Although the younger had no interest whatsoever until I mentioned there were suits of armor.

Things seemed to be off to a good start -- when we entered the first gallery, our Little Miss Deep Thinker peered up at this statue intently:

Aristide Maillol, French, 1861 - 1944

She circled around it, seemingly fascinated.

Then she waved me down to her level and whispered in my ear: "Mom, I see her b-u-t-t!"

(The Little Miss has just entered the room as I post the photo.
I say to her, "Remember this one?"
She replies "Oh yeah! Smells like licorice. Black licorice."
Me: "Licorice?"
She: "Yeah. The room did - black licorice."
Well...okay then.)

Soon afterwards, we came across The Thinker.

The Thinker
Made in France
Conceived 1880; cast by 1926
Auguste Rodin, French, 1840 - 1917.
Cast by the founder Alexis Rudier, Paris.

"I saw this one before!" the Elder Daughter exclaims. (I suspect via a SpongeBob parody.)

"It's called, The Thinker," I say, in my most teacherly voice.

To which the youngest quickly volleys, "But does he have to think NAKED?!" have an idea of how the afternoon went.

We went on a family tour, which Little Miss Deep Thinker punctuated with non-sequiturs. Example: raising her hand to tell the guide she had Yogos for a snack in the car.

There was much pulling aside and re-directing, but Little Miss continued to share non-relevant information with the group.

The Elder Daughter, on the other hand, remained focused and scholarly, save for the occasional rivalry-esque poke in her sibling's ribs in the rare moment when sibling was actually silent.

Afterwards, Elder Daughter told me that was her favorite part of our visit (the tour, not the poke -- although the poking was probably a close second.)

The girls also enjoyed the Energy yes! exhibition - particularly the two installations seen in the photo below:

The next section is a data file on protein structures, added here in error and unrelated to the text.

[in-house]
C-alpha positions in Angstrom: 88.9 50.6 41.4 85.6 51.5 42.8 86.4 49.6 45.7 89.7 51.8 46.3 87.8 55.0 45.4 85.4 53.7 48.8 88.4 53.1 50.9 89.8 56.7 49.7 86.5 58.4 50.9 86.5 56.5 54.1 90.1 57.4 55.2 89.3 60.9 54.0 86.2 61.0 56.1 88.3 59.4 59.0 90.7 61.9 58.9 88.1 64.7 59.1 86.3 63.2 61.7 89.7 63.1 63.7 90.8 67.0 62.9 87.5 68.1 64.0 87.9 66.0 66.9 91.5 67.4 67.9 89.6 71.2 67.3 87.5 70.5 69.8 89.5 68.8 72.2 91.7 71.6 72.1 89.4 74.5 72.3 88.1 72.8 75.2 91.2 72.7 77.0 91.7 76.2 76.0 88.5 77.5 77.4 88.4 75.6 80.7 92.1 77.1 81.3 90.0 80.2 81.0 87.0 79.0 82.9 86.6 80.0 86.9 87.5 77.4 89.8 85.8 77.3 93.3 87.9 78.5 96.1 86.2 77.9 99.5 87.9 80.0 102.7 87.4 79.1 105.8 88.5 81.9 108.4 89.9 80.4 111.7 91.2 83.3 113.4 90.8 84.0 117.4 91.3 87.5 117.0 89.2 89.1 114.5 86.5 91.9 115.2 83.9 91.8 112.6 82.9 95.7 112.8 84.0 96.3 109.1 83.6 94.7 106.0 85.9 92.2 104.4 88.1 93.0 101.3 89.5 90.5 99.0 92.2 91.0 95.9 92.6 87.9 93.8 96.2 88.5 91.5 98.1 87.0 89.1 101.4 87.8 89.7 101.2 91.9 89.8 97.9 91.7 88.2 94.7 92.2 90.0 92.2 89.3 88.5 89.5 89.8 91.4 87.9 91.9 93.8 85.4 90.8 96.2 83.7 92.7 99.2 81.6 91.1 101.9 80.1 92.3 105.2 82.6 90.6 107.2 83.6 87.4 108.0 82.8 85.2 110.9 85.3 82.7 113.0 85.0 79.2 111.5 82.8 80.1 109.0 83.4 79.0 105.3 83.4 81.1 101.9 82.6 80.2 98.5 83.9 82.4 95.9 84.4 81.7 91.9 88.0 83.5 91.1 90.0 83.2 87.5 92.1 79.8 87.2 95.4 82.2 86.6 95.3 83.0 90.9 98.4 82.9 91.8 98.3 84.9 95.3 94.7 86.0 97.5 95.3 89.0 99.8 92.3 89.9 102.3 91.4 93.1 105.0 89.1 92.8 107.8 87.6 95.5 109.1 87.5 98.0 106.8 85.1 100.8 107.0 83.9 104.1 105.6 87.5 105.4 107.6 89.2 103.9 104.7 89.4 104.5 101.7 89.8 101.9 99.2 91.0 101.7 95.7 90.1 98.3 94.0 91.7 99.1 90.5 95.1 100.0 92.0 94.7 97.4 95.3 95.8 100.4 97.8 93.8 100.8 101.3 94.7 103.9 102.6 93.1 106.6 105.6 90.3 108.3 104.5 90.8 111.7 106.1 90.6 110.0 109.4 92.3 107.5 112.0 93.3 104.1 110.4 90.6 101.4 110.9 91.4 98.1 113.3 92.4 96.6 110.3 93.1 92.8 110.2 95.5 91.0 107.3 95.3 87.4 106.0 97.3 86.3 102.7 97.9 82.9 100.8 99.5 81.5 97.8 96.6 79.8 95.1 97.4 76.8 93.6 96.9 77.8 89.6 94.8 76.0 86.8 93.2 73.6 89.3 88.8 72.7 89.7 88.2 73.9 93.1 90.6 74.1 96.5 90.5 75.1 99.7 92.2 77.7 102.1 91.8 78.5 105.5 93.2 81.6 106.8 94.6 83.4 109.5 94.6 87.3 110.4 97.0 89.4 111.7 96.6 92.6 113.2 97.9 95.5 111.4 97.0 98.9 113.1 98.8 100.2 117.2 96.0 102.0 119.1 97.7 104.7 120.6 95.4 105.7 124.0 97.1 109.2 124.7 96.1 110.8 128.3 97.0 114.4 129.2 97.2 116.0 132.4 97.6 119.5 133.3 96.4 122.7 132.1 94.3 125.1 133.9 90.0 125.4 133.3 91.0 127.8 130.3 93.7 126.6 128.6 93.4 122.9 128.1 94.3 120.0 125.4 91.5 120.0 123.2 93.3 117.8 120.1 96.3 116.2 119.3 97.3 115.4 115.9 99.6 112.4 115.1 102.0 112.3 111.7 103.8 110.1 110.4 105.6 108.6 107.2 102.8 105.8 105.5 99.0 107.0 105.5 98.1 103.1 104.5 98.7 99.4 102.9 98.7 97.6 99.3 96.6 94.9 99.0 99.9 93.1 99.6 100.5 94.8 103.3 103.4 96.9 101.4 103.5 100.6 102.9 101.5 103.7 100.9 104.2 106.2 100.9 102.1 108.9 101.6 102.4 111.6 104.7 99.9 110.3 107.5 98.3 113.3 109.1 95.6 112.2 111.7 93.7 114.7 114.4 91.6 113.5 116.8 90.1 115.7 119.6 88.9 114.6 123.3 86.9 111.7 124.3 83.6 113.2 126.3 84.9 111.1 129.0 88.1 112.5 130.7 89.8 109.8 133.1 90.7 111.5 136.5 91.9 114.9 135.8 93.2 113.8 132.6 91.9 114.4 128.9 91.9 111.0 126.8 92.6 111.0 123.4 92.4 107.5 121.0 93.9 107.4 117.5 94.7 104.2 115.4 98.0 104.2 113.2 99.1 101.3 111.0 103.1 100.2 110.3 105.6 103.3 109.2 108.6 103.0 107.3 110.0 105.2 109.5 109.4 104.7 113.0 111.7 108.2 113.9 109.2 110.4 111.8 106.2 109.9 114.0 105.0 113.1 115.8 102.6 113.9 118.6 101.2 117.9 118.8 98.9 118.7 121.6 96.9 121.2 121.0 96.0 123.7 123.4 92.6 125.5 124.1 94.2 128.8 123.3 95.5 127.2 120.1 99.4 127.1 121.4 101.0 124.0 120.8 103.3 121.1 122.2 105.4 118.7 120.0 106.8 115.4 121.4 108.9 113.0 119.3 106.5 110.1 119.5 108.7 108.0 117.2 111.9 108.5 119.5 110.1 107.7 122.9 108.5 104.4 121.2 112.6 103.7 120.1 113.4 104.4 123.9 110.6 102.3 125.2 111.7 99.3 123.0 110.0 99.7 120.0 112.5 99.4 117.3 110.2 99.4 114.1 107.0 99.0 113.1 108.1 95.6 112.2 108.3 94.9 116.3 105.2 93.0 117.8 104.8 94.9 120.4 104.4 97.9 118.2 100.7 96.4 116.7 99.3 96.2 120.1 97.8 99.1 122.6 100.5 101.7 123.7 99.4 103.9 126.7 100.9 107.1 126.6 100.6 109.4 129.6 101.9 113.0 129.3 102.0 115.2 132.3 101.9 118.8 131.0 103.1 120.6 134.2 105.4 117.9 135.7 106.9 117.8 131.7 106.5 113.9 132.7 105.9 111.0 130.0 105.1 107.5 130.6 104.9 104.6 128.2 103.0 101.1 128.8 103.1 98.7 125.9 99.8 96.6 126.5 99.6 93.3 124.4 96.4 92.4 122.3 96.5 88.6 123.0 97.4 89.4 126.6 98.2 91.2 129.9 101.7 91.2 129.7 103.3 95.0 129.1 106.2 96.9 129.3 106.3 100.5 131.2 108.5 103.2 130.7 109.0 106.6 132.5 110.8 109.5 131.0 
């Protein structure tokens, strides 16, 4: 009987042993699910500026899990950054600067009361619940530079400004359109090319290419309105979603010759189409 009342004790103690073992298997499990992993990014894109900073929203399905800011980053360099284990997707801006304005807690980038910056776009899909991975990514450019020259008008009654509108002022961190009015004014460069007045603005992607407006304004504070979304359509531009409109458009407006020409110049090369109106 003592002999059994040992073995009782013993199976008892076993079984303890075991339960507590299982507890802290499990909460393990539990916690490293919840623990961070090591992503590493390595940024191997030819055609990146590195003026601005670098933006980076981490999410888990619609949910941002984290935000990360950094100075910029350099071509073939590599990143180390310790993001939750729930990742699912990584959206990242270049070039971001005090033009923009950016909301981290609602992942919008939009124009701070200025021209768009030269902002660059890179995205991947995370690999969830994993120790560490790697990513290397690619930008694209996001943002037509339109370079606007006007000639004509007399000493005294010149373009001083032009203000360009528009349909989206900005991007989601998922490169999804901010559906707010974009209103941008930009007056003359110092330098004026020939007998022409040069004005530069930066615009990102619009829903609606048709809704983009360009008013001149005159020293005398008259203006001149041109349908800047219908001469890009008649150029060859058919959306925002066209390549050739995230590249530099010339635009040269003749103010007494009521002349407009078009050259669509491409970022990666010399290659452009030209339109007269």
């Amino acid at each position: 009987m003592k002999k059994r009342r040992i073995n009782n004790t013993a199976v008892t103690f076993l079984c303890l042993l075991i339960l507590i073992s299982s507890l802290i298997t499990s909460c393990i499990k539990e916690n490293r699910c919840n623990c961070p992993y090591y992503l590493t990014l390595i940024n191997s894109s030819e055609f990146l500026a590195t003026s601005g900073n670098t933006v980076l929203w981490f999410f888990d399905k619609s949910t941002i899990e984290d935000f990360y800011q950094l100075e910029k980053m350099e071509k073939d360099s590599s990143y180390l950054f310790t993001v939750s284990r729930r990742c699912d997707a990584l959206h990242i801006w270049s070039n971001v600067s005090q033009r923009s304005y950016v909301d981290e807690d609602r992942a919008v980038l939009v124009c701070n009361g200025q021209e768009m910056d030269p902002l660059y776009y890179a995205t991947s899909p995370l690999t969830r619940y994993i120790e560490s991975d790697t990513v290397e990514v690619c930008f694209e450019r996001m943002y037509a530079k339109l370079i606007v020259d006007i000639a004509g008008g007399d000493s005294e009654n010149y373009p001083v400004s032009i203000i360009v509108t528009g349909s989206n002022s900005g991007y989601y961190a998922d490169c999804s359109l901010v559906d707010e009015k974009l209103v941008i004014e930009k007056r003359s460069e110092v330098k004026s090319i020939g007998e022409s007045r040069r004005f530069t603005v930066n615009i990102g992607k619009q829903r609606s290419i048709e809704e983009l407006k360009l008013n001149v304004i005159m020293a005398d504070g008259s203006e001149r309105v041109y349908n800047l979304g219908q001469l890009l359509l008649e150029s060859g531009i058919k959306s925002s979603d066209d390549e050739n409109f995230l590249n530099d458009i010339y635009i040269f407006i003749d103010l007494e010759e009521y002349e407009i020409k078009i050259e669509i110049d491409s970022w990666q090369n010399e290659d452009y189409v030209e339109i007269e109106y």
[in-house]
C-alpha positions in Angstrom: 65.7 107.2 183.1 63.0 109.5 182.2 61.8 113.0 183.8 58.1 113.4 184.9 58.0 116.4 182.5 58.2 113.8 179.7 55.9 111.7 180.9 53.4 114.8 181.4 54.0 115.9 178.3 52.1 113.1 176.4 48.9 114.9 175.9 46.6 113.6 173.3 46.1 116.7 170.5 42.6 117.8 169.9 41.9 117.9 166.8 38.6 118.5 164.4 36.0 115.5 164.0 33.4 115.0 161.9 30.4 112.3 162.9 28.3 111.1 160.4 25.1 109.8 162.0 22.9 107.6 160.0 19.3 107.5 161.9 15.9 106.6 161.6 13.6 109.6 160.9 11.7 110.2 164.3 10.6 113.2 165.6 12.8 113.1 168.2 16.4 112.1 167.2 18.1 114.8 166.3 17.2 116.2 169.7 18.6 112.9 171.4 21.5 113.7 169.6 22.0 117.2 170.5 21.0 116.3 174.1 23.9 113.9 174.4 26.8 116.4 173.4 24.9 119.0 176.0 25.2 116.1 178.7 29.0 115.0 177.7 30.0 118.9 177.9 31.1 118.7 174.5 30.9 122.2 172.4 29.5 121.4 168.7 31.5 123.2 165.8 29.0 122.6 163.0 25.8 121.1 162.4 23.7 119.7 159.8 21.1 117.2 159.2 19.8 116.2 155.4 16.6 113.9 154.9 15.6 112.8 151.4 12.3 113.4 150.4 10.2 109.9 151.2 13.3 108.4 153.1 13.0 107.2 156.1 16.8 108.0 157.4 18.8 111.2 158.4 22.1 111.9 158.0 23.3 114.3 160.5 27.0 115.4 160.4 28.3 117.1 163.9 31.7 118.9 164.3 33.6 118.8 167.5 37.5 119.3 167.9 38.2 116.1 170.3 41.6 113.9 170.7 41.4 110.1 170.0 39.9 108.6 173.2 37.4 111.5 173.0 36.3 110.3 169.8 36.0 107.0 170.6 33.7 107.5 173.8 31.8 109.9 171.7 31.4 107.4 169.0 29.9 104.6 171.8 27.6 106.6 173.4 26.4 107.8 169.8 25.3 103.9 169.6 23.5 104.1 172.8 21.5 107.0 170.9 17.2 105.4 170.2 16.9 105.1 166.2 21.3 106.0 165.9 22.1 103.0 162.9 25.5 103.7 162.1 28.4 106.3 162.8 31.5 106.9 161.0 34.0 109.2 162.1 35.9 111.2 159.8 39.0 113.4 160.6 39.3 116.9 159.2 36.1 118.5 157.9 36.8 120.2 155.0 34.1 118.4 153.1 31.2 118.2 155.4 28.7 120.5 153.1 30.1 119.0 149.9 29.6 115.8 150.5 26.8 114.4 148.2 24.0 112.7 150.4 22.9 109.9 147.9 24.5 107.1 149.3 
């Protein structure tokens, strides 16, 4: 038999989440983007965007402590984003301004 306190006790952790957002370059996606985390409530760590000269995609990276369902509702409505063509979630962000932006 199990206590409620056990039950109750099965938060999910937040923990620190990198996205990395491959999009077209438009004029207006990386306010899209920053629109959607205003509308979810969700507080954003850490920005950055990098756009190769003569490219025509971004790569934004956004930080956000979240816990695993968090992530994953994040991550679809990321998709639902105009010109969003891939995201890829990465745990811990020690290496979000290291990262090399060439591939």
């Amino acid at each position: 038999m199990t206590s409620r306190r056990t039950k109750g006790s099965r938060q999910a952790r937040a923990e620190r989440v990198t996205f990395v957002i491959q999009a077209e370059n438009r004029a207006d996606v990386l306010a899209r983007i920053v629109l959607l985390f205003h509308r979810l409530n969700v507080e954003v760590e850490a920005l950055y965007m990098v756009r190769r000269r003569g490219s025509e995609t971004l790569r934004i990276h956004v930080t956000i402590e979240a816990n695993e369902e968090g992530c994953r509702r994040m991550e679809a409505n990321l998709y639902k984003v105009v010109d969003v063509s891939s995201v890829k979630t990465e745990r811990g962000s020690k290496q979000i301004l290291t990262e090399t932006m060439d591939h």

Victor Grippo’s Analogía I (2da. version)

It's not totally apparent in the photo, but there was electrical wiring connected to the potatoes and hooked up to a voltmeter that shows the total amount of energy generated by the potatoes when the visitor presses a button.

A button that our little visitors pushed over and over and over again.

Surprisingly (since there was no nudity involved) the Little Miss was also fascinated by this wall full of globes:

Thomas Hirschhorn - Camo-Outgrowth (Winter)

Each globe had an area covered with camouflage tape, and on the shelves' edges hung photographs of people wearing camouflage.

Of all the visuals our children would see that day, this installation made me the most uncomfortable. I didn't particulary want to expose them to all these images of war.

I tried to rush them past, but they were transfixed. Drawn to the faces in the photos and eager to explore the geography covered by the tape -- even as they were blissfully unaware of the implications.

Or so I thought. Little Miss Deep Thinker told me the installation was her favorite thing in the museum. (Even more than the armor and the b-u-t-t-s!)

Why? "Because it showed how much war came," she answered.